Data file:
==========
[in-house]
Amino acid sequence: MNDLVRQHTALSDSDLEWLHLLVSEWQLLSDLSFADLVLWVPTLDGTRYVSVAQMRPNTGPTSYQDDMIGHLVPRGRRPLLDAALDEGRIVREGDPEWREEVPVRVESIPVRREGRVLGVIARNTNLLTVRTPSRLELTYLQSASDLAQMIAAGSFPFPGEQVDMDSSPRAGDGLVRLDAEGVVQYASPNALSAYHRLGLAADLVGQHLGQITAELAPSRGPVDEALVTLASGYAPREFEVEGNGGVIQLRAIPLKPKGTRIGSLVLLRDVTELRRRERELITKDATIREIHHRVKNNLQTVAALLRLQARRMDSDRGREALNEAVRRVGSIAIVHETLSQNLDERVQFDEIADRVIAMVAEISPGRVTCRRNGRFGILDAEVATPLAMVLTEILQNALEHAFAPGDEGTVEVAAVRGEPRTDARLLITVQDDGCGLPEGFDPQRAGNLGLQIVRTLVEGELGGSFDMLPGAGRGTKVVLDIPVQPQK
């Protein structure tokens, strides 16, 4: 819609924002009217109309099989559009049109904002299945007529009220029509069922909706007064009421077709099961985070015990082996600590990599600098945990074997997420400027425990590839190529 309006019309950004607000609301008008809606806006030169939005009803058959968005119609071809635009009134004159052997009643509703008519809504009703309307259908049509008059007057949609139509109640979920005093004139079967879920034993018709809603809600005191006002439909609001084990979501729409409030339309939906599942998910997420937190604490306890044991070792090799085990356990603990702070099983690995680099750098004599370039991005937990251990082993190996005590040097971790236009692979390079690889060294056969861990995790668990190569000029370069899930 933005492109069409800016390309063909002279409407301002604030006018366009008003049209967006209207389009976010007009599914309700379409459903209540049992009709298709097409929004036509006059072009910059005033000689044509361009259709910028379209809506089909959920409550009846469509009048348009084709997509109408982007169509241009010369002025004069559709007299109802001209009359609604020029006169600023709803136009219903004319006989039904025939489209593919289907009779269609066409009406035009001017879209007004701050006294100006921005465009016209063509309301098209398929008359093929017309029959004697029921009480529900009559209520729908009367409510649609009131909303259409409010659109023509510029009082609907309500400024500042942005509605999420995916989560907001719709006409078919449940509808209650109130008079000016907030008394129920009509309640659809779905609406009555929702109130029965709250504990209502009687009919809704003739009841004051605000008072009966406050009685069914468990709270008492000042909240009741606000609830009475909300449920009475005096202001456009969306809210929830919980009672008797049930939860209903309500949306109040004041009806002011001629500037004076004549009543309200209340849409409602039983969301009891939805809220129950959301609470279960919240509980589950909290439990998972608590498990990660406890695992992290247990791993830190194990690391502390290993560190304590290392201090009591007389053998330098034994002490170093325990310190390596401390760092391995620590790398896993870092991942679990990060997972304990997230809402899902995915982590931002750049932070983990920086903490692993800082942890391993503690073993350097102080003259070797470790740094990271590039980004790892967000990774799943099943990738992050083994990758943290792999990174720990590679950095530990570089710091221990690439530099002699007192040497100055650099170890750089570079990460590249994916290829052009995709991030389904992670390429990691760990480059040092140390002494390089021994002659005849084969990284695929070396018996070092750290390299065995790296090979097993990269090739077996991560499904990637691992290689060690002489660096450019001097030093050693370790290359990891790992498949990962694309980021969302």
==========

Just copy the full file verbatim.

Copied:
[in-house]
Amino acid sequence: MNDLVRQHTALSDSDLEWLHLLVSEWQLLSDLSFADLVLWVPTLDGTRYVSVAQMRPNTGPTSYQDDMIGHLVPRGRRPLLDAALDEGRIVREGDPEWREEVPVRVESIPVRREGRVLGVIARNTNLLTVRTPSRLELTYLQSASDLAQMIAAGSFPFPGEQVDMDSSPRAGDGLVRLDAEGVVQYASPNALSAYHRLGLAADLVGQHLGQITAELAPSRGPVDEALVTLASGYAPREFEVEGNGGVIQLRAIPLKPKGTRIGSLVLLRDVTELRRRERELITKDATIREIHHRVKNNLQTVAALLRLQARRMDSDRGREALNEAVRRVGSIAIVHETLSQNLDERVQFDEIADRVIAMVAEISPGRVTCRRNGRFGILDAEVATPLAMVLTEILQNALEHAFAPGDEGTVEVAAVRGEPRTDARLLITVQDDGCGLPEGFDPQRAGNLGLQIVRTLVEGELGGSFDMLPGAGRGTKVVLDIPVQPQK
């Protein structure tokens, strides 16, 4: 819609924002009217109309099989559009049109904002299945007529009220029509069922909706007064009421077709099961985070015990082996600590990599600098945990074997997420400027425990590839190529 309006019309950004607000609301008008809606806006030169939005009803058959968005119609071809635009009134004159052997009643509703008519809504009703309307259908049509008059007057949609139509109640979920005093004139079967879920034993018709809603809600005191006002439909609001084990979501729409409030339309939906599942998910997420937190604490306890044991070792090799085990356990603990702070099983690995680099750098004599370039991005937990251990082993190996005590040097971790236009692979390079690889060294056969861990995790668990190569000029370069899930 933005492109069409800016390309063909002279409407301002604030006018366009008003049209967006209207389009976010007009599914309700379409459903209540049992009709298709097409929004036509006059072009910059005033000689044509361009259709910028379209809506089909959920409550009846469509009048348009084709997509109408982007169509241009010369002025004069559709007299109802001209009359609604020029006169600023709803136009219903004319006989039904025939489209593919289907009779269609066409009406035009001017879209007004701050006294100006921005465009016209063509309301098209398929008359093929017309029959004697029921009480529900009559209520729908009367409510649609009131909303259409409010659109023509510029009082609907309500400024500042942005509605999420995916989560907001719709006409078919449940509808209650109130008079000016907030008394129920009509309640659809779905609406009555929702109130029965709250504990209502009687009919809704003739009841004051605000008072009966406050009685069914468990709270008492000042909240009741606000609830009475909300449920009475005096202001456009969306809210929830919980009672008797049930939860209903309500949306109040004041009806002011001629500037004076004549009543309200209340849409409602039983969301009891939805809220129950959301609470279960919240509980589950909290439990998972608590498990990660406890695992992290247990791993830190194990690391502390290993560190304590290392201090009591007389053998330098034994002490170093325990310190390596401390760092391995620590790398896993870092991942679990990060997972304990997230809402899902995915982590931002750049932070983990920086903490692993800082942890391993503690073993350097102080003259070797470790740094990271590039980004790892967000990774799943099943990738992050083994990758943290792999990174720990590679950095530990570089710091221990690439530099002699007192040497100055650099170890750089570079990460590249994916290829052009995709991030389904992670390429990691760990480059040092140390002494390089021994002659005849084969990284695929070396018996070092750290390299065995790296090979097993990269090739077996991560499904990637691992290689060690002489660096450019001097030093050693370790290359990891790992498949990962694309980021969302």